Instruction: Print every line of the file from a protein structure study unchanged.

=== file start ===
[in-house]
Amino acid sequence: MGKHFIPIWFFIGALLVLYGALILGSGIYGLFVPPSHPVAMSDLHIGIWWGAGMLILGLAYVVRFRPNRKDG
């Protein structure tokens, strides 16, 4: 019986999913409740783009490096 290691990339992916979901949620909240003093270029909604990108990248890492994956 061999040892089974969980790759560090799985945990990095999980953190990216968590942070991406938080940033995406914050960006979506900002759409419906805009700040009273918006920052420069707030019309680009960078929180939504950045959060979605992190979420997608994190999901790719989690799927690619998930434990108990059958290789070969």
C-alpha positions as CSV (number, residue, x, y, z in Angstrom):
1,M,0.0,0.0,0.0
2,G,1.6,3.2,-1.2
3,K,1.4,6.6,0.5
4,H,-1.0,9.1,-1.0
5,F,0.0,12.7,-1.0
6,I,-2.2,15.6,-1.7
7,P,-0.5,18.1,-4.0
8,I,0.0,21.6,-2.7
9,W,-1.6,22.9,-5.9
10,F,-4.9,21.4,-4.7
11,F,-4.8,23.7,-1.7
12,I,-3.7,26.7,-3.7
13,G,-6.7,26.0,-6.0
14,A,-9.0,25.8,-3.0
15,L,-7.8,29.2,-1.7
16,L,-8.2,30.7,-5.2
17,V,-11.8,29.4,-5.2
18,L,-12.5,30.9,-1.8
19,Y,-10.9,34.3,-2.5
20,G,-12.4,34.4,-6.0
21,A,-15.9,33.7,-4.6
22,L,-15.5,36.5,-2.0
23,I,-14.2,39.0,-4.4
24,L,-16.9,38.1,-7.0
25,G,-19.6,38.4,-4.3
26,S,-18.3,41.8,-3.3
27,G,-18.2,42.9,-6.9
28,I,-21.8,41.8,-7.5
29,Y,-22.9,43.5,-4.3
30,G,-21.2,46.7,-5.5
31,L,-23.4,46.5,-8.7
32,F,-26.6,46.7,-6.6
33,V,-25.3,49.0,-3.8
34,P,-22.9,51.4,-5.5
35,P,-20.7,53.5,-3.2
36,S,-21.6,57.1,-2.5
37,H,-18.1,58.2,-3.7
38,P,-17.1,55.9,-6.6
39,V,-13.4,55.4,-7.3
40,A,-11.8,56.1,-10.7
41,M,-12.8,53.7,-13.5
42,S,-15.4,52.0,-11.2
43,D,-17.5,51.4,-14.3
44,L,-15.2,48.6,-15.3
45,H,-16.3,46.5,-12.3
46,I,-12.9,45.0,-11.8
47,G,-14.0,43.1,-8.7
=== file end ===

[in-house]
Amino acid sequence: MGKHFIPIWFFIGALLVLYGALILGSGIYGLFVPPSHPVAMSDLHIGIWWGAGMLILGLAYVVRFRPNRKDG
């Protein structure tokens, strides 16, 4: 019986999913409740783009490096 290691990339992916979901949620909240003093270029909604990108990248890492994956 061999040892089974969980790759560090799985945990990095999980953190990216968590942070991406938080940033995406914050960006979506900002759409419906805009700040009273918006920052420069707030019309680009960078929180939504950045959060979605992190979420997608994190999901790719989690799927690619998930434990108990059958290789070969």
C-alpha positions as CSV (number, residue, x, y, z in Angstrom):
1,M,0.0,0.0,0.0
2,G,1.6,3.2,-1.2
3,K,1.4,6.6,0.5
4,H,-1.0,9.1,-1.0
5,F,0.0,12.7,-1.0
6,I,-2.2,15.6,-1.7
7,P,-0.5,18.1,-4.0
8,I,0.0,21.6,-2.7
9,W,-1.6,22.9,-5.9
10,F,-4.9,21.4,-4.7
11,F,-4.8,23.7,-1.7
12,I,-3.7,26.7,-3.7
13,G,-6.7,26.0,-6.0
14,A,-9.0,25.8,-3.0
15,L,-7.8,29.2,-1.7
16,L,-8.2,30.7,-5.2
17,V,-11.8,29.4,-5.2
18,L,-12.5,30.9,-1.8
19,Y,-10.9,34.3,-2.5
20,G,-12.4,34.4,-6.0
21,A,-15.9,33.7,-4.6
22,L,-15.5,36.5,-2.0
23,I,-14.2,39.0,-4.4
24,L,-16.9,38.1,-7.0
25,G,-19.6,38.4,-4.3
26,S,-18.3,41.8,-3.3
27,G,-18.2,42.9,-6.9
28,I,-21.8,41.8,-7.5
29,Y,-22.9,43.5,-4.3
30,G,-21.2,46.7,-5.5
31,L,-23.4,46.5,-8.7
32,F,-26.6,46.7,-6.6
33,V,-25.3,49.0,-3.8
34,P,-22.9,51.4,-5.5
35,P,-20.7,53.5,-3.2
36,S,-21.6,57.1,-2.5
37,H,-18.1,58.2,-3.7
38,P,-17.1,55.9,-6.6
39,V,-13.4,55.4,-7.3
40,A,-11.8,56.1,-10.7
41,M,-12.8,53.7,-13.5
42,S,-15.4,52.0,-11.2
43,D,-17.5,51.4,-14.3
44,L,-15.2,48.6,-15.3
45,H,-16.3,46.5,-12.3
46,I,-12.9,45.0,-11.8
47,G,-14.0,43.1,-8.7